- Author(s): Yelena Biberman,Sahar Gul &Feryaz Ocakli
- When: 2016-07
- Where: Asian Affairs: An American Review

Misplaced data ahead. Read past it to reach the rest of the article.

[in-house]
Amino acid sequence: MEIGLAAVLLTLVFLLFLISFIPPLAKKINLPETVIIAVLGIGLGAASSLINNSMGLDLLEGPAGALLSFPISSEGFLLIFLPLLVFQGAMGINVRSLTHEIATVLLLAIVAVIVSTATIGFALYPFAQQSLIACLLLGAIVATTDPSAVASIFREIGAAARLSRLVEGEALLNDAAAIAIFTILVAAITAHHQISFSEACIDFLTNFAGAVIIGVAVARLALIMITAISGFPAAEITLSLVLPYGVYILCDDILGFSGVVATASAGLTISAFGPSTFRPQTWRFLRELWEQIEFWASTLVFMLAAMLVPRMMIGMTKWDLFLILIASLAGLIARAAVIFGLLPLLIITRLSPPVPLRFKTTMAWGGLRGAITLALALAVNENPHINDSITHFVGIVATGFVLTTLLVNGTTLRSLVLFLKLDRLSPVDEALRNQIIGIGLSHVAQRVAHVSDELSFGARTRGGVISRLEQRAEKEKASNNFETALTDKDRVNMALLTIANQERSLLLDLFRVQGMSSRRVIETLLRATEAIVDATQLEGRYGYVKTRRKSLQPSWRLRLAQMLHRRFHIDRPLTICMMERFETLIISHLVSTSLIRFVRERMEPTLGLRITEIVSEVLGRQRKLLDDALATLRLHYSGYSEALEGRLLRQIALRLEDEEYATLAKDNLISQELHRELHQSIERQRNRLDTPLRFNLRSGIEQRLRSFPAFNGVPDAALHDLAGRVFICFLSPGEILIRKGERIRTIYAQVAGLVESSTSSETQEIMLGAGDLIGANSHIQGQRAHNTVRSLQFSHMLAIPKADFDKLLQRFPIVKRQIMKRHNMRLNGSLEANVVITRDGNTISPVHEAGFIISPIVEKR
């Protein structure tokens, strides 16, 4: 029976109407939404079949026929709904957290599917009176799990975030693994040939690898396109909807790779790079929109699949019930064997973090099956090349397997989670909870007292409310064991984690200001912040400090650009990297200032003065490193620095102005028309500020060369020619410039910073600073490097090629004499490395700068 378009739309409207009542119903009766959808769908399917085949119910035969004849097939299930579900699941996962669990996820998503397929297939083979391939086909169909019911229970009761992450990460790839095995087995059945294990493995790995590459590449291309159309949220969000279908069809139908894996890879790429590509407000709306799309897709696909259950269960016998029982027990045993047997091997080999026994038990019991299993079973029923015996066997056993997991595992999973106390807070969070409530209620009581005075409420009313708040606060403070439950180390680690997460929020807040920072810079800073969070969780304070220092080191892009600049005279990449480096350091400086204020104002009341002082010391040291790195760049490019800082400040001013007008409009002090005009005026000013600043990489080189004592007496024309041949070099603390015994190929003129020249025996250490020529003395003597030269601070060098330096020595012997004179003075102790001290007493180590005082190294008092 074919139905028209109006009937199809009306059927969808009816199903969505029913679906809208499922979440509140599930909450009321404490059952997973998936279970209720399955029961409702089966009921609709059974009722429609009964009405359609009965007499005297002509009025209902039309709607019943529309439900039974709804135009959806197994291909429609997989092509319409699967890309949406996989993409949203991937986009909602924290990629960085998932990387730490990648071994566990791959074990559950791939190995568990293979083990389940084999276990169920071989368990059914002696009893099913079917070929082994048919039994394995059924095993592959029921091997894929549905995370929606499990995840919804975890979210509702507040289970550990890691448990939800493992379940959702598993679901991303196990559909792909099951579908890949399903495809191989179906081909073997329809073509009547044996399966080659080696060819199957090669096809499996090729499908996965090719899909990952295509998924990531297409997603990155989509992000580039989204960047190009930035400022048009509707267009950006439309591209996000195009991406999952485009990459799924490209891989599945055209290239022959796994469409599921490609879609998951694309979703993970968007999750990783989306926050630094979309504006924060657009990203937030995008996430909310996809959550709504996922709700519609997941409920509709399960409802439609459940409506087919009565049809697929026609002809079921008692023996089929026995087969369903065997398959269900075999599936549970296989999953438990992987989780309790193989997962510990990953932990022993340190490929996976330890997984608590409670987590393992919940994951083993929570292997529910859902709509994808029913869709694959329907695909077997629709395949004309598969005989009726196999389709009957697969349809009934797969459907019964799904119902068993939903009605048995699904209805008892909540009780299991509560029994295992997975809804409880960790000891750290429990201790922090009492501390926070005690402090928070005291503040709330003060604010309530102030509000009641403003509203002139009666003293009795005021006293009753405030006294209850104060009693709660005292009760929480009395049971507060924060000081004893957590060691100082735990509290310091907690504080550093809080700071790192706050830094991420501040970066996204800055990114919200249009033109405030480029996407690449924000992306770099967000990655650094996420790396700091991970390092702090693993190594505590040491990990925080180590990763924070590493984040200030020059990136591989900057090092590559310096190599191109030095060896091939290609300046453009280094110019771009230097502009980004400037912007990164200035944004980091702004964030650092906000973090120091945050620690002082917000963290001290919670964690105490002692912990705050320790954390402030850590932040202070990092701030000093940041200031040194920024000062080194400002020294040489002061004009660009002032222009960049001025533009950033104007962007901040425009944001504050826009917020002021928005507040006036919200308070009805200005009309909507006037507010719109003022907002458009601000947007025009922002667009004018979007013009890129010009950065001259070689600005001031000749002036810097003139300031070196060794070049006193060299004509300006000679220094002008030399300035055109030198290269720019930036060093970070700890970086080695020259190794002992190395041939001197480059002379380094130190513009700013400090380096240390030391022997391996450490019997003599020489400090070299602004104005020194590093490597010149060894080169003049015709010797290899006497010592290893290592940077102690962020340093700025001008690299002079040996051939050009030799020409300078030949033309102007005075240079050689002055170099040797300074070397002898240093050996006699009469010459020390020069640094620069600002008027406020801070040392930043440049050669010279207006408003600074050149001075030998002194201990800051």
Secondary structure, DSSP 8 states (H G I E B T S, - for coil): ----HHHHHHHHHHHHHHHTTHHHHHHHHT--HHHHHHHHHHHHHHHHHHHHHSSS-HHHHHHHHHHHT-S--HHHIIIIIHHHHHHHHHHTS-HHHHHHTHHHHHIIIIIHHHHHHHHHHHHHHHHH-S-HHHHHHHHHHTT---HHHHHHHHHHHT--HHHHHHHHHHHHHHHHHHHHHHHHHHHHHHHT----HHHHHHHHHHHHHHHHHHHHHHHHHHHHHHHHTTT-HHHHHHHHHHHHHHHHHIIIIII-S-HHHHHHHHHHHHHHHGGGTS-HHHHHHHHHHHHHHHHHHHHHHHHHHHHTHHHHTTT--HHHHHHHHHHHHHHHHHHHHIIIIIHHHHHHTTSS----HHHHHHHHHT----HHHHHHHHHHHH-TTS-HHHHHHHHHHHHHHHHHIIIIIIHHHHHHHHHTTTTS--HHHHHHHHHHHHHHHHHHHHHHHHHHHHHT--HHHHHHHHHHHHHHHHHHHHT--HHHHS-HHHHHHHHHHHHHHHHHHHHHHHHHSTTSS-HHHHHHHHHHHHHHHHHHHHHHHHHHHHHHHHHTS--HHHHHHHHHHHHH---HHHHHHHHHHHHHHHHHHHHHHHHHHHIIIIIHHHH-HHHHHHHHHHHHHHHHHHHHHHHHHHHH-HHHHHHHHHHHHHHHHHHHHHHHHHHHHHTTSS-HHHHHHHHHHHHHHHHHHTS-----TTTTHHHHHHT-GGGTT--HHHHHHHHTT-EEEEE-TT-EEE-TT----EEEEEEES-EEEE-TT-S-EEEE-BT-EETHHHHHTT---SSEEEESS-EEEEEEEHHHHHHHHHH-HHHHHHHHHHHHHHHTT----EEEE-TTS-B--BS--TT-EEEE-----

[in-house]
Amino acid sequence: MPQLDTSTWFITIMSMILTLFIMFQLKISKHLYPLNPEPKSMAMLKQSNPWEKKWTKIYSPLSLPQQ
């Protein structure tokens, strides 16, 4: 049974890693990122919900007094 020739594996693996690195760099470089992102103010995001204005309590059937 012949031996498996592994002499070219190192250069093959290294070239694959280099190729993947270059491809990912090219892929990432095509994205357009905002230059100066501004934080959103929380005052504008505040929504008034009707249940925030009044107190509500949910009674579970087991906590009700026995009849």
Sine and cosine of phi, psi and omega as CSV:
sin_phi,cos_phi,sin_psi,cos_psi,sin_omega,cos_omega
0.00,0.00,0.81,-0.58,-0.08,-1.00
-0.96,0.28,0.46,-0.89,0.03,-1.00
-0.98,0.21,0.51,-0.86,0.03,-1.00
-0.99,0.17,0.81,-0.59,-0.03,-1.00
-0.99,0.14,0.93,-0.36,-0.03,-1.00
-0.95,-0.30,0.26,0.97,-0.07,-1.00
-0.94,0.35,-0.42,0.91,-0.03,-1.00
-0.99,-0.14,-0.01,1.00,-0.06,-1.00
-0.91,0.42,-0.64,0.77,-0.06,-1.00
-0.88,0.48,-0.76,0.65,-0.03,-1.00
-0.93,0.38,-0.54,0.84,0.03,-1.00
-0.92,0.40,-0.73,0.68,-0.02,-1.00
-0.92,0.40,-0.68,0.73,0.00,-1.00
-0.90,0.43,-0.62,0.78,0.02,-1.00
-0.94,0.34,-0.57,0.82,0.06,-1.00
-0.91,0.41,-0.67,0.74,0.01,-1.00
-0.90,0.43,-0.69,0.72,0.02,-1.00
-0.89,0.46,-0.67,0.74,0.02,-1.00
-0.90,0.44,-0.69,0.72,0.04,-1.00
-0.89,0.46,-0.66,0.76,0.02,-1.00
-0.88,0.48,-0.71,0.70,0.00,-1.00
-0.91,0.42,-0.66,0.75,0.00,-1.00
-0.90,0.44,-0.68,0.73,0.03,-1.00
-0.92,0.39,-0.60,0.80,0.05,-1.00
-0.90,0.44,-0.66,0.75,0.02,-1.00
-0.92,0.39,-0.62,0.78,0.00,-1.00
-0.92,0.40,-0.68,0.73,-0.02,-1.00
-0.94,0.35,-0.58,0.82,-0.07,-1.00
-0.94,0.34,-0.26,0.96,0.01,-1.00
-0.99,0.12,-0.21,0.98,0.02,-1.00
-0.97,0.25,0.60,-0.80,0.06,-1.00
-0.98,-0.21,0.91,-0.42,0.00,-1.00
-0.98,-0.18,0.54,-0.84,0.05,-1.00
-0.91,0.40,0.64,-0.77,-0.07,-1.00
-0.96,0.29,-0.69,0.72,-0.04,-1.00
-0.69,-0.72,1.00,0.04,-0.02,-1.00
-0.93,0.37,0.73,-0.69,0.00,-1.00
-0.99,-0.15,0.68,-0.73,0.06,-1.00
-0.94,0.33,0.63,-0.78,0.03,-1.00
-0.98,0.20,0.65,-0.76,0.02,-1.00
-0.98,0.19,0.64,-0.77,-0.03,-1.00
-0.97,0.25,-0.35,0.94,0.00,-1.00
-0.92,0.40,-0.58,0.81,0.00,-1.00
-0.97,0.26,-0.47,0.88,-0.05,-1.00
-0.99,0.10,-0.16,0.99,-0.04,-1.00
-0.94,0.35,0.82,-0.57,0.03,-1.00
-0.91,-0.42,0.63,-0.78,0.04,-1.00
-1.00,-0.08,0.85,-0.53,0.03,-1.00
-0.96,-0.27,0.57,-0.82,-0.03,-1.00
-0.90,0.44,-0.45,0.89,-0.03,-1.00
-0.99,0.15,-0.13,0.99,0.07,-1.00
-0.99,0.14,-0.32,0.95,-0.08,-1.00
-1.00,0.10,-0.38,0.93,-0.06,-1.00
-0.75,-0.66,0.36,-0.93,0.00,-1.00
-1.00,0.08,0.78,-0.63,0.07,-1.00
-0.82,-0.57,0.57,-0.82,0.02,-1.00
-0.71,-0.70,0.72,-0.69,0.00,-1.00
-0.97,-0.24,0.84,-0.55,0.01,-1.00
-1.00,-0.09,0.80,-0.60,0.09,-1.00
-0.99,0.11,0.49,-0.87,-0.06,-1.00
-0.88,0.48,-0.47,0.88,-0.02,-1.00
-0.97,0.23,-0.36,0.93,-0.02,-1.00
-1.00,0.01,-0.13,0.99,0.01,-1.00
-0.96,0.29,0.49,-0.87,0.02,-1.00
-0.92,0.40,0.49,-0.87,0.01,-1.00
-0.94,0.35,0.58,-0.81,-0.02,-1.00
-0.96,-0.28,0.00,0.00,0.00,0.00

Pakistan's religious television programs have drawn significant attention in both academic and policy circles. However, there has been surprisingly little systematic analysis of their content and influence. This article shows that, although the televangelists featured on the Pakistani television channels present some of the most conservative views regarding the role of women and religious minorities in society and the role of Islam in governance, Pakistani television is an arena of contestation. The impact of the lively debates between televangelists on young viewers—over whom the ideological battles are being waged—is mixed. Findings from an original survey of Pakistani students and political activists suggest that young people in Pakistan watch religious shows only occasionally. Those that do, however, take them seriously. What leads young people to consume religion on television is a sense of social responsibility: that they are doing it not just for themselves, but also—and perhaps more importantly—for others, be it their families or communities.